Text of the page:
19. The word layout flow problem is related to the printer that’s installed on the machine. I formatted a 2500 page publication in word thrice (three different editions) and learned that to get to pdf, you had to make sure that the default printer installed was a post script printer. Not only that, but the *.dot you used has to be created when the PS printer is default. And you can’t ever use word for anything else on that machine while you’re doing. UGGH!

    But Word IS better
    > at search/replace functions. So I require submissions to be in word and when I want to publish them, I’ll “clean it up” in Word and then import to ID, redefining styles that I’ve already assigned in Word.
    > Macros are easier too, but I’ll admit that it may be my limitations with ID that perpetuates the bias.

  20. I’m currently using MS Access Report for a multi-level categorized catalog. Can Indesign handle multiple levels of grouping and formatting from a MS Access or any other database?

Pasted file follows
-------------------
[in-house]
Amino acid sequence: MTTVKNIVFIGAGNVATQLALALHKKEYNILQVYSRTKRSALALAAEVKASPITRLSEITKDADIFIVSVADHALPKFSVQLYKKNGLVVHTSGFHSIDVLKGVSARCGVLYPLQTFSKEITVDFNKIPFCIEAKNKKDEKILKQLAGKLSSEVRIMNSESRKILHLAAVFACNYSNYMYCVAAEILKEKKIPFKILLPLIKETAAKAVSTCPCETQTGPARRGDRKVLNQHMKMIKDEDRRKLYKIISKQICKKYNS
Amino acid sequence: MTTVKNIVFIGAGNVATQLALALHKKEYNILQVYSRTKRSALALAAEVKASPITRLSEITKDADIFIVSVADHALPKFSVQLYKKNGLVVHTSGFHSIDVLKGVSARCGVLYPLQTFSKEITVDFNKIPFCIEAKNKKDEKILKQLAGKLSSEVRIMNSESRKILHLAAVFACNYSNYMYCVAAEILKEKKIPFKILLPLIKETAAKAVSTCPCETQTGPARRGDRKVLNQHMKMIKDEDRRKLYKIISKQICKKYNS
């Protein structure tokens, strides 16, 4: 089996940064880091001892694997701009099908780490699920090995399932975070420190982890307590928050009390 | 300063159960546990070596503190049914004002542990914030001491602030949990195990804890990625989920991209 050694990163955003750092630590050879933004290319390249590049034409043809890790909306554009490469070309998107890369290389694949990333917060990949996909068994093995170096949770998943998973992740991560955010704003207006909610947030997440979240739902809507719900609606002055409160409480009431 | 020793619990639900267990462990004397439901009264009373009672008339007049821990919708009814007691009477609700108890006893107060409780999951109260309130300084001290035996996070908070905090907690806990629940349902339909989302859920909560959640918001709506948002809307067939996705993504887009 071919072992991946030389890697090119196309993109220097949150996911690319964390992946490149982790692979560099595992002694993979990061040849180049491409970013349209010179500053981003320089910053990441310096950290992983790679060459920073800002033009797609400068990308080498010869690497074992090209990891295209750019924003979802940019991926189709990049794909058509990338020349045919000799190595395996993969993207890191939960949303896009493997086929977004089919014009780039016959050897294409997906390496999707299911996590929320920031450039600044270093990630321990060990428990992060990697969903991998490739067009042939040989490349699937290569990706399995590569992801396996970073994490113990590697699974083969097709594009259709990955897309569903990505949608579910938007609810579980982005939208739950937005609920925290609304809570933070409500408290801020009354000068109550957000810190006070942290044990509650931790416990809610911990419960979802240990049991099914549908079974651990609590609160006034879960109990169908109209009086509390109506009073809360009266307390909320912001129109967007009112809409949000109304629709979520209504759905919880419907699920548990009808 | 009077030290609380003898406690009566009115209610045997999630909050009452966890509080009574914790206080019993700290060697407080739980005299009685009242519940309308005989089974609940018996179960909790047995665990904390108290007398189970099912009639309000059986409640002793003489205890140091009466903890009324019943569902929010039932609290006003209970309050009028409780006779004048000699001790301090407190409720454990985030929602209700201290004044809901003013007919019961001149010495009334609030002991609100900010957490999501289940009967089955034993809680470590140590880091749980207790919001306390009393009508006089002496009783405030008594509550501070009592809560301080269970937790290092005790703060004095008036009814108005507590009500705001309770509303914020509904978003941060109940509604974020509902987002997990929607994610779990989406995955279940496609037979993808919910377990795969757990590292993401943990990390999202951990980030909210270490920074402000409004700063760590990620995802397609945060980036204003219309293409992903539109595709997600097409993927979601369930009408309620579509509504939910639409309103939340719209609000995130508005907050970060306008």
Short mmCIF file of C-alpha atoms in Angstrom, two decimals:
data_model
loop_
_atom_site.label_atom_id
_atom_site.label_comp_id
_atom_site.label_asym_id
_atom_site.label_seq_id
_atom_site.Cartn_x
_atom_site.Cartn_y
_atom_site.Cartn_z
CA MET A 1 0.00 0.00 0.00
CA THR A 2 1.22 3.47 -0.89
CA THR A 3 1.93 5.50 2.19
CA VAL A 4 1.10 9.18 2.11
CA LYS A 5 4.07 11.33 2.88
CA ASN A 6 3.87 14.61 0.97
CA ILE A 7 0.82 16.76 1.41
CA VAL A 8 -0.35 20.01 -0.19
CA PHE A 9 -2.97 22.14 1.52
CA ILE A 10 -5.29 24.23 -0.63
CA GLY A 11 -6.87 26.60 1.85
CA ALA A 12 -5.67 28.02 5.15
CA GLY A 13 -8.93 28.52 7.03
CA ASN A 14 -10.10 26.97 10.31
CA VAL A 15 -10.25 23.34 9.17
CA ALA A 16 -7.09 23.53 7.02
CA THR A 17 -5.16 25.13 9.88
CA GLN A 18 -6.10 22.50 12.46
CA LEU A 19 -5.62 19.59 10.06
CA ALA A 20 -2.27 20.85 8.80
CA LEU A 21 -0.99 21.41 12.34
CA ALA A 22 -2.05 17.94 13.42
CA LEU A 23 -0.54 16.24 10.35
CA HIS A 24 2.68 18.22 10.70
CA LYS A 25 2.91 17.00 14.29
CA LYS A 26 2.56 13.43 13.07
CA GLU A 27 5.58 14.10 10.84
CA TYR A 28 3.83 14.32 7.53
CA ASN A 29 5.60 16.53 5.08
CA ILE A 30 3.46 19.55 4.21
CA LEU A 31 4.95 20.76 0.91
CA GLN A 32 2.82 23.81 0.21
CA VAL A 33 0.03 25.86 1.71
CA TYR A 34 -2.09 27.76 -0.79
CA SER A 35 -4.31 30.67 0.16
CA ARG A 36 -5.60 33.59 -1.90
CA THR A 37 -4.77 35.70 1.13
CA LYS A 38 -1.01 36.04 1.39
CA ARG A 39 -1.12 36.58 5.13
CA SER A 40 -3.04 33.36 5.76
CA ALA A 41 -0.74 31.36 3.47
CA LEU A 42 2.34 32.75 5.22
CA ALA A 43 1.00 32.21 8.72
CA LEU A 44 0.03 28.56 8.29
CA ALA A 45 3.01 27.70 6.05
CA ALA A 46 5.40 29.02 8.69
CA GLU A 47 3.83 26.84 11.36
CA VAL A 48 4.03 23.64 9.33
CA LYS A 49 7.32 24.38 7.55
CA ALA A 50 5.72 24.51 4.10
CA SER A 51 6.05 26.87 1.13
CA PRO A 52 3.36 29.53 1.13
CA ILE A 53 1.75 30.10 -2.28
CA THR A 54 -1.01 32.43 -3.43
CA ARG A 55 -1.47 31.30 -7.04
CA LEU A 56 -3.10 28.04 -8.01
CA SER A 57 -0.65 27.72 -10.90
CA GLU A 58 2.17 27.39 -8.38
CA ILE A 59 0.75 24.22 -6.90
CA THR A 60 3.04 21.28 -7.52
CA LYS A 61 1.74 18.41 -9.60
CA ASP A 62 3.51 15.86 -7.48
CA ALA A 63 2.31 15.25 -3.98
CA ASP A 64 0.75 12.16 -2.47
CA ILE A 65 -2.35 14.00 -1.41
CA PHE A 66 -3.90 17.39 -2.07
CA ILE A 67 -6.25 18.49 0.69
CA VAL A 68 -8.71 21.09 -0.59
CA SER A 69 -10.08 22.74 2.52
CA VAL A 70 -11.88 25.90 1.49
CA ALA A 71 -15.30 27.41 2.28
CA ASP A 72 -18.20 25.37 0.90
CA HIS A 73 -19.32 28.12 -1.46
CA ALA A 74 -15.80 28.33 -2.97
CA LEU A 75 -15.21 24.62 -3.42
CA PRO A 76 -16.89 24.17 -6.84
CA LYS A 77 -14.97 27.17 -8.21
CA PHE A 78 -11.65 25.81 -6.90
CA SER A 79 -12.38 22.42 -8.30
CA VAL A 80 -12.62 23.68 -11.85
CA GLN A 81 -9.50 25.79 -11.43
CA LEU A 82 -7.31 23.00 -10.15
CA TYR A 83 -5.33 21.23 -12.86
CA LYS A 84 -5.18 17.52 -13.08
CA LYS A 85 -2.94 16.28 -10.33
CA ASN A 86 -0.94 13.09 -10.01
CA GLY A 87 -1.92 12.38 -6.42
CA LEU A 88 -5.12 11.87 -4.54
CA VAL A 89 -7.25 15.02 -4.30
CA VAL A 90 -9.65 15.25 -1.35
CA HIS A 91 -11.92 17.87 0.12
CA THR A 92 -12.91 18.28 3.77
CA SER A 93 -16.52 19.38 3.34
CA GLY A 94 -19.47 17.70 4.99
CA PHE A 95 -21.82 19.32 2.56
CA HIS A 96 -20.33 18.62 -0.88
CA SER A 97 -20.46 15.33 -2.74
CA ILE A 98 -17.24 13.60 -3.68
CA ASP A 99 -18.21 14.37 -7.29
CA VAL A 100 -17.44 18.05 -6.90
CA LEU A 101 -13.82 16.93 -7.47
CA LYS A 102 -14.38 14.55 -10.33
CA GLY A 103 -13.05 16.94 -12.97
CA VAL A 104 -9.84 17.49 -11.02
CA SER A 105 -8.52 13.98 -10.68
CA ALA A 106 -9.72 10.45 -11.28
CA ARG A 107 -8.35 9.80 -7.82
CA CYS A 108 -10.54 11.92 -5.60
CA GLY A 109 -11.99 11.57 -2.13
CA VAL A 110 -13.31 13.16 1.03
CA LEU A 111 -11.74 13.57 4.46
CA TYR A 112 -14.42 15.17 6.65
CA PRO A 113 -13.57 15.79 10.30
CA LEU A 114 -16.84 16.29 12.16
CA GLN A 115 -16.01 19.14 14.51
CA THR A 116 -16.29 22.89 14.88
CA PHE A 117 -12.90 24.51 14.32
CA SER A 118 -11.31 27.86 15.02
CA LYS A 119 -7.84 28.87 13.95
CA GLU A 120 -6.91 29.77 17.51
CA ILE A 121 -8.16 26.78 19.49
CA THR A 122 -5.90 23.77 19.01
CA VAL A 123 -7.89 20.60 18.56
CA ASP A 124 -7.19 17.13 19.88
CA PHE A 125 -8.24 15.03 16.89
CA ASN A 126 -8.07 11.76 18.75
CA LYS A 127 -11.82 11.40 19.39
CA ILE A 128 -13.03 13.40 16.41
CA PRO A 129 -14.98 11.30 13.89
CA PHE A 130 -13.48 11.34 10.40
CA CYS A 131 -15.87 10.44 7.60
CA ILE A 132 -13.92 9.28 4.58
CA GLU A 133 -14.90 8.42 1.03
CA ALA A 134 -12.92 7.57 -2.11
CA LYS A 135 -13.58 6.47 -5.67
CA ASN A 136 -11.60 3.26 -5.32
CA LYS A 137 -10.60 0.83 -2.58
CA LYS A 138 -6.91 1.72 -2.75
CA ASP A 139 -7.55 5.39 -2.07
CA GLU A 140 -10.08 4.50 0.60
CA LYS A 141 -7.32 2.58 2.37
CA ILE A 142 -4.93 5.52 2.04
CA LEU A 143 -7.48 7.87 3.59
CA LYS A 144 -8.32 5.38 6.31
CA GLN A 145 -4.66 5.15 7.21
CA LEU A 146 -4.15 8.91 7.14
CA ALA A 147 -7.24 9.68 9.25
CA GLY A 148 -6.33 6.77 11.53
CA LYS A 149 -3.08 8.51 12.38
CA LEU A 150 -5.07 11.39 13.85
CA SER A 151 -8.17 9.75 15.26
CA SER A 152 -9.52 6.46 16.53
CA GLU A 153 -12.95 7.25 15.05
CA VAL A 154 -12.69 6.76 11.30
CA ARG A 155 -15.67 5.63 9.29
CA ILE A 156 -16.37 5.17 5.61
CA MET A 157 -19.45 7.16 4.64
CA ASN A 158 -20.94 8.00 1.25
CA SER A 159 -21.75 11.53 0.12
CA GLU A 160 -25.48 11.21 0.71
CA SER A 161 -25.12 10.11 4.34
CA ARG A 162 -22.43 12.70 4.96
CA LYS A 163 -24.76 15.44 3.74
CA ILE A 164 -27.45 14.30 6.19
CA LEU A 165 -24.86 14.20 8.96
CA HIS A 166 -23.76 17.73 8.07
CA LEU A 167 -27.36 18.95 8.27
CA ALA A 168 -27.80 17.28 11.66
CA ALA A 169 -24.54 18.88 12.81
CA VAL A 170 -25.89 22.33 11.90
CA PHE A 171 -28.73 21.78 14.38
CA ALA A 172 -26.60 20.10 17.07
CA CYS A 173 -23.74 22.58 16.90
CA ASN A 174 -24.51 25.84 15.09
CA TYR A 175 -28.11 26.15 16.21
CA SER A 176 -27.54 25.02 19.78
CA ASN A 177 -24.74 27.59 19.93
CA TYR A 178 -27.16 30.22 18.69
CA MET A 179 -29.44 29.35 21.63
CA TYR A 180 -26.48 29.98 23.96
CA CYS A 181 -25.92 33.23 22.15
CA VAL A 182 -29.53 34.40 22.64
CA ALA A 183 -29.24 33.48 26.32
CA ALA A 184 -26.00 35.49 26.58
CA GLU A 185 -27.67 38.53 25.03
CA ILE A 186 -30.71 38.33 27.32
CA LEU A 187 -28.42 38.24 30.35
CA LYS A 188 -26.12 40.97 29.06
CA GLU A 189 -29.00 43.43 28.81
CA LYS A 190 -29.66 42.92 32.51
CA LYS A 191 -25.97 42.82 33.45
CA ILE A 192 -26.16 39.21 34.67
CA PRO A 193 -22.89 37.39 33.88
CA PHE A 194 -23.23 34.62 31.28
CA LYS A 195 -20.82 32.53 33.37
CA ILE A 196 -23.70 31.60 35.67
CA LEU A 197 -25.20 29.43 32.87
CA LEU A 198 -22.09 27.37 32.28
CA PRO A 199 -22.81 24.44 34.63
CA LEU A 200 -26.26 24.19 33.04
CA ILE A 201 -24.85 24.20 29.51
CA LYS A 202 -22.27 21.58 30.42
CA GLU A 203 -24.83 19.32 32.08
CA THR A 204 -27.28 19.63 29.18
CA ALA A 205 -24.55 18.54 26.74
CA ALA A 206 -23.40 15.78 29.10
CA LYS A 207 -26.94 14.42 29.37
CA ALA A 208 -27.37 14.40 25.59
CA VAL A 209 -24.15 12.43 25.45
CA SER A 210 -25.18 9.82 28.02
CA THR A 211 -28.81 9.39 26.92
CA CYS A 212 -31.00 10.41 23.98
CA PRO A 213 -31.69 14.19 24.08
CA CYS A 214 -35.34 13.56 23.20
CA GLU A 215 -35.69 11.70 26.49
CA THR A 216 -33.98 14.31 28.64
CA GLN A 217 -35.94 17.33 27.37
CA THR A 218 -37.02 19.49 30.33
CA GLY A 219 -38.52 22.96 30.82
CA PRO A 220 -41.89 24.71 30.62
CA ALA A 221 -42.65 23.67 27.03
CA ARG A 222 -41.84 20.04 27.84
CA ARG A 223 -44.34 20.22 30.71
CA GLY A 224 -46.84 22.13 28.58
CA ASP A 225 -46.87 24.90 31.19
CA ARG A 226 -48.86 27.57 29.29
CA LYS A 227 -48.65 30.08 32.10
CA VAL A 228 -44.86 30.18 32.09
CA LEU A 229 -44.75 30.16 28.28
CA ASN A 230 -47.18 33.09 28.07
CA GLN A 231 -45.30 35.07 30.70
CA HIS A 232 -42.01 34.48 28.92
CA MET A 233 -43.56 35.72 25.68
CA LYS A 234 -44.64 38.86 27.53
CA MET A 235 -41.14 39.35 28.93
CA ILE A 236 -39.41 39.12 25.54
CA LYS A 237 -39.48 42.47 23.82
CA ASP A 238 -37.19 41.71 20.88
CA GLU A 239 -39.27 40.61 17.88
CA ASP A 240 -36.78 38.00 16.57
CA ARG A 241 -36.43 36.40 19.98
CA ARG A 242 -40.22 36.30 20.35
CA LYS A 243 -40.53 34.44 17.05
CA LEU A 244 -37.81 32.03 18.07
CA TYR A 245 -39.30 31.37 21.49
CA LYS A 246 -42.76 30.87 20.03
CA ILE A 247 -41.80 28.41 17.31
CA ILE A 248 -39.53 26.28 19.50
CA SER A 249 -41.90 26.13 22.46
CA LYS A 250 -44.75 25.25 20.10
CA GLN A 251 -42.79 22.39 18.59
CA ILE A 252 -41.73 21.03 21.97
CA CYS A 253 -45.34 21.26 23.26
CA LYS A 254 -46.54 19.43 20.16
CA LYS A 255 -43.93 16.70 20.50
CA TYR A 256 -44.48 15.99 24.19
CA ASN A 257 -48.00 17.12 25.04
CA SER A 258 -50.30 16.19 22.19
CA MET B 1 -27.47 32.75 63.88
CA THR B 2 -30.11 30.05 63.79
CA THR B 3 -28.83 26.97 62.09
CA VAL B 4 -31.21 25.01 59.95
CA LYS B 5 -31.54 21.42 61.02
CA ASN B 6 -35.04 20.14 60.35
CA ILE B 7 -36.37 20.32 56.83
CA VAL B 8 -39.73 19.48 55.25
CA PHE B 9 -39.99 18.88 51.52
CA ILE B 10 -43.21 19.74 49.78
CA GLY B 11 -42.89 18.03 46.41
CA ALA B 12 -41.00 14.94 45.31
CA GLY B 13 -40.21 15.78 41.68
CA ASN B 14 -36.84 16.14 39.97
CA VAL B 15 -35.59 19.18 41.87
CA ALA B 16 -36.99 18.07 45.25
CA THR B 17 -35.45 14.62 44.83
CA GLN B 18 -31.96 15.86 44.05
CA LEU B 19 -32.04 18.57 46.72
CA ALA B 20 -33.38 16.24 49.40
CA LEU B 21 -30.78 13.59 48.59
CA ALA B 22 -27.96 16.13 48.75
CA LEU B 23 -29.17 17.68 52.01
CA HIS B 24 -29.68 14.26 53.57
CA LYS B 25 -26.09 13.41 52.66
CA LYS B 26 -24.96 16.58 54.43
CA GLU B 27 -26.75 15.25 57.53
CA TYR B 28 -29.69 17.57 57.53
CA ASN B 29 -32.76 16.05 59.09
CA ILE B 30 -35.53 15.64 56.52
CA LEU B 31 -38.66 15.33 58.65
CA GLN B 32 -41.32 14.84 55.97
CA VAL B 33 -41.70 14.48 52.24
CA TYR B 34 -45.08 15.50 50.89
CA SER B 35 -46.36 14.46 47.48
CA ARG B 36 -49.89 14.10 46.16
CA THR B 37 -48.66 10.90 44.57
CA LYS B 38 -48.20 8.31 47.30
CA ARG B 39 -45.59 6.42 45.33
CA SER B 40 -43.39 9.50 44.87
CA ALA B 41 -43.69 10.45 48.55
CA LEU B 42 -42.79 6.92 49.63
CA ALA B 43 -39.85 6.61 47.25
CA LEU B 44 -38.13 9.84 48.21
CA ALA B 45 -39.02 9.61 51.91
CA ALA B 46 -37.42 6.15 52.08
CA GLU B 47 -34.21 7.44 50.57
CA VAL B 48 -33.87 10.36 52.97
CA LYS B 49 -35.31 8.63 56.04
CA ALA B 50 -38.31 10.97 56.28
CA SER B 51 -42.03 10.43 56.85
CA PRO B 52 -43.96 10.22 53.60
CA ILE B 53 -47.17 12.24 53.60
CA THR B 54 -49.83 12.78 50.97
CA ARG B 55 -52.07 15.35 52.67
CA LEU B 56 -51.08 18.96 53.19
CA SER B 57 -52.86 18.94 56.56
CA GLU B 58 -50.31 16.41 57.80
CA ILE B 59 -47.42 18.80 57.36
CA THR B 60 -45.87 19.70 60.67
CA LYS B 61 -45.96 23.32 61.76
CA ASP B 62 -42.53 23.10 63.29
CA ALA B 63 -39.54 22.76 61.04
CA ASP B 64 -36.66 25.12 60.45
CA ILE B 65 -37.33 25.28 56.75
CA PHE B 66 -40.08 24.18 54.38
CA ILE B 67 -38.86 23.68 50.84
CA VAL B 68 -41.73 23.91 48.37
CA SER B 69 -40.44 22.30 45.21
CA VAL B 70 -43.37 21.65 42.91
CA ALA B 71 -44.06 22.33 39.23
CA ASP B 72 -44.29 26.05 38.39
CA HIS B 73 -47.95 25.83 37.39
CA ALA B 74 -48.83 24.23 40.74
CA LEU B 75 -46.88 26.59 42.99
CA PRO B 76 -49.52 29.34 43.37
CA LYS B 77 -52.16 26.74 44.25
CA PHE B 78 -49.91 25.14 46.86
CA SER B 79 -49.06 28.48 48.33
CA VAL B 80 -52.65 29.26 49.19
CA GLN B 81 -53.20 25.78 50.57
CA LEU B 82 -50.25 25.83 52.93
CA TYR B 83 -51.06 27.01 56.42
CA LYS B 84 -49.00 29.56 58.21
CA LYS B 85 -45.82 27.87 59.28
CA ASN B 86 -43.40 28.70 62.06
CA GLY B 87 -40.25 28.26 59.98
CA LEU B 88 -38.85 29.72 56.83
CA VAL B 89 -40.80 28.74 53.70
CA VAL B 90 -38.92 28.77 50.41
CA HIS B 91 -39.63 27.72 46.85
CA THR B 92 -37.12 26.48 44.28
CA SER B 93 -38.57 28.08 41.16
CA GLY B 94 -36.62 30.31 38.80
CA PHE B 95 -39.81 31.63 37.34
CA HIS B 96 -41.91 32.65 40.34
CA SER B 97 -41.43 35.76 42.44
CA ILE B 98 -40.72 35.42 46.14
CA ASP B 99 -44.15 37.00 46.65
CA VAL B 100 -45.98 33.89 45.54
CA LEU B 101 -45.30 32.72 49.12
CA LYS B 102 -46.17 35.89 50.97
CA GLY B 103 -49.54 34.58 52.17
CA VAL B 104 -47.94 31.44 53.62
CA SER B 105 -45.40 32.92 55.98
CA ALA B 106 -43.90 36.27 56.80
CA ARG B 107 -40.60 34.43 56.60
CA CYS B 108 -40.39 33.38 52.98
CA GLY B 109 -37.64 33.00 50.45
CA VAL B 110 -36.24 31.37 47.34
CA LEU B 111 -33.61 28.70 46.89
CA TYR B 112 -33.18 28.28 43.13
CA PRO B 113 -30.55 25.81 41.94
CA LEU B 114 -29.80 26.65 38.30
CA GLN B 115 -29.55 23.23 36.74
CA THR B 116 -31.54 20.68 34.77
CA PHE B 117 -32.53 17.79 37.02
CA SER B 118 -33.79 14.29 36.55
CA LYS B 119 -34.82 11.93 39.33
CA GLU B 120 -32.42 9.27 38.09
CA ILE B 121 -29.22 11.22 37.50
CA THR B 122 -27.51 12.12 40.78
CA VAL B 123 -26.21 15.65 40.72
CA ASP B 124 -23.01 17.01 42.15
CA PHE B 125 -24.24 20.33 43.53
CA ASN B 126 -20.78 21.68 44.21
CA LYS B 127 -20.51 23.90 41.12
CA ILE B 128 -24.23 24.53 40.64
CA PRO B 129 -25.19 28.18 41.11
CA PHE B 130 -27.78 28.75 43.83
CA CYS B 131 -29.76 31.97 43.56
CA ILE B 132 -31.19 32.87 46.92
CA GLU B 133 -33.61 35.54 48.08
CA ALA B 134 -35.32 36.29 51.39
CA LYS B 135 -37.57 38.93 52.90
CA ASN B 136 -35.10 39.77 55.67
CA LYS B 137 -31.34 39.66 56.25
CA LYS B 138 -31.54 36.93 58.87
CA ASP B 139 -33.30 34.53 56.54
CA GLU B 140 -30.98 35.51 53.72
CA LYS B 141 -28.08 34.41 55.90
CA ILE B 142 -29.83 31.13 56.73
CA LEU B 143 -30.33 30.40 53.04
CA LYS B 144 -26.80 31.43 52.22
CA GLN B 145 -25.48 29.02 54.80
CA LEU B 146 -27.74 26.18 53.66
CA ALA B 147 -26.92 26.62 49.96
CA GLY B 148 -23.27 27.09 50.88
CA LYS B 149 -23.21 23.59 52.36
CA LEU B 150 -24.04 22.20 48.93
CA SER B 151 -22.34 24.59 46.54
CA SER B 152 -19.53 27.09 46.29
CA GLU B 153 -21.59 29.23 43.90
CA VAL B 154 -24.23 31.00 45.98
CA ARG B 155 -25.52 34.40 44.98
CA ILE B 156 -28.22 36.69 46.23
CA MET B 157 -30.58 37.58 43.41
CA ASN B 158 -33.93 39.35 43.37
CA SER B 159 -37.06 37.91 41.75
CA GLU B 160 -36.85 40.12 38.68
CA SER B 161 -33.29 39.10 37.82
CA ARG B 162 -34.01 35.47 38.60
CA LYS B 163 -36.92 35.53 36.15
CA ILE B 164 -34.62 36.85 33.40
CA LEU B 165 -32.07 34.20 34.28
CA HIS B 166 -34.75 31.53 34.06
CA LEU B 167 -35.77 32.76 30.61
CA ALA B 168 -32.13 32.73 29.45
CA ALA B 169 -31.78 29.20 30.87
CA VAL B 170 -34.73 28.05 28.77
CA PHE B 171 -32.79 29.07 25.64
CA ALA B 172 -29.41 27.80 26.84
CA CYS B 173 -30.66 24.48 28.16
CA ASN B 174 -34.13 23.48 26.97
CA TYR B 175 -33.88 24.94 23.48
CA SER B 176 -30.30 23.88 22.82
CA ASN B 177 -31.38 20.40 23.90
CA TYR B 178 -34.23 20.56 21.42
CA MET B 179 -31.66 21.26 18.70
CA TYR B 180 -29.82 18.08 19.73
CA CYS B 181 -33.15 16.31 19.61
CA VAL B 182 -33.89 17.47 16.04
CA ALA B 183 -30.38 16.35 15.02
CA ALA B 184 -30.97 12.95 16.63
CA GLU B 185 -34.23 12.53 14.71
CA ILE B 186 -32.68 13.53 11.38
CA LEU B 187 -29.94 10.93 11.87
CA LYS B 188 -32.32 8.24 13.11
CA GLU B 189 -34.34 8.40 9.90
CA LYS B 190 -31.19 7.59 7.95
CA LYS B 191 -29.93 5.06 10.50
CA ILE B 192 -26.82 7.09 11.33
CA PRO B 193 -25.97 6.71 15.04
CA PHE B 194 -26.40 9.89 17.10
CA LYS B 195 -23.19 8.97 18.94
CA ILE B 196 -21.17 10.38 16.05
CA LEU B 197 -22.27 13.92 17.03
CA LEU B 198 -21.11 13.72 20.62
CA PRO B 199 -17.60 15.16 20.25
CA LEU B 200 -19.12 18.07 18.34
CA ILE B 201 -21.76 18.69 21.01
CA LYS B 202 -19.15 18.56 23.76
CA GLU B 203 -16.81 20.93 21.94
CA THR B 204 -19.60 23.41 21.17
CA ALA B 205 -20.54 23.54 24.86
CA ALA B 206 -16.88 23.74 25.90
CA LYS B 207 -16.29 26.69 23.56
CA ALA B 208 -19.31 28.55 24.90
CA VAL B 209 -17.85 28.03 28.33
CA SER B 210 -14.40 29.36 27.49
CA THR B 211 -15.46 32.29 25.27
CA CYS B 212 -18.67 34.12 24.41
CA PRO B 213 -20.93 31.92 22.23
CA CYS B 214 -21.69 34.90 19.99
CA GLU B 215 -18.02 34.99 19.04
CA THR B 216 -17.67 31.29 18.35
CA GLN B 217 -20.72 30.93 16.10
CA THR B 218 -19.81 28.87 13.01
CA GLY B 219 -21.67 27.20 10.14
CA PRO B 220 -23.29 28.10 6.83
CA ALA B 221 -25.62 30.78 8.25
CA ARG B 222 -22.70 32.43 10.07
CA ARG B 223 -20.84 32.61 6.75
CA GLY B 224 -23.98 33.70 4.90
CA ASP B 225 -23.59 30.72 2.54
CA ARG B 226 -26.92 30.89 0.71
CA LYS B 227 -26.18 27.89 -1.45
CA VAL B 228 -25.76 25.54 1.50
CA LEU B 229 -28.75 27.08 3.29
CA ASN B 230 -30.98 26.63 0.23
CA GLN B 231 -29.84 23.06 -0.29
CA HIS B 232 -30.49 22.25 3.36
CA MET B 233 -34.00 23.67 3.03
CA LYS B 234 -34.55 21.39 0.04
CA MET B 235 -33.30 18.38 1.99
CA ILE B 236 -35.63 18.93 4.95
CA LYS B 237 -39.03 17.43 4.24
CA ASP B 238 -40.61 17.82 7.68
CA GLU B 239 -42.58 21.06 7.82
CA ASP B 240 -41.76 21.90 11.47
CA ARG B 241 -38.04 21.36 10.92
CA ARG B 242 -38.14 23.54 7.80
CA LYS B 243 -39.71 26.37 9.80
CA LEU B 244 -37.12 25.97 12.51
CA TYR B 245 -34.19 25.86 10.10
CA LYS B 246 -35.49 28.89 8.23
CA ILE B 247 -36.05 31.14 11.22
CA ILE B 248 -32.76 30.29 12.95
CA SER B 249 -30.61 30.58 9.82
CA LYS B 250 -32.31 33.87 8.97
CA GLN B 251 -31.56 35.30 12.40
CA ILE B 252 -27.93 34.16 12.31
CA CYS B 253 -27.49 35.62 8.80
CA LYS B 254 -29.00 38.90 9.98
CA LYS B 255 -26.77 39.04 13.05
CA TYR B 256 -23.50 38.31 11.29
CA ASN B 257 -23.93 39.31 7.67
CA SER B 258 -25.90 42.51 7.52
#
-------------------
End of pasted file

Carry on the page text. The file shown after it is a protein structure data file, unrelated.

My current obstacle right now is I need CMYK output not RGB.

  21. Thanks to all for both eloquence and humor, from one obliged to work in Word most of the time. More than a few of DTPs working in corporate proposals for the federal gov’t can hardly wait for ID/IC to get more of a foothold in this domain, and are creatively working to persuade our HDPs (holders of department pursestrings) that ID will improve their lifestyles. Meanwhile, we may as well laugh at our battles against Word’s misbehaviors; good therapy.

  22. I just read this. Thank you for these comments. I have a guide at work that we send out to customers. Traditionally, it has been done in Word, and I understand why: the abilities of the “designers” and the ability for anyone to work on it in the office.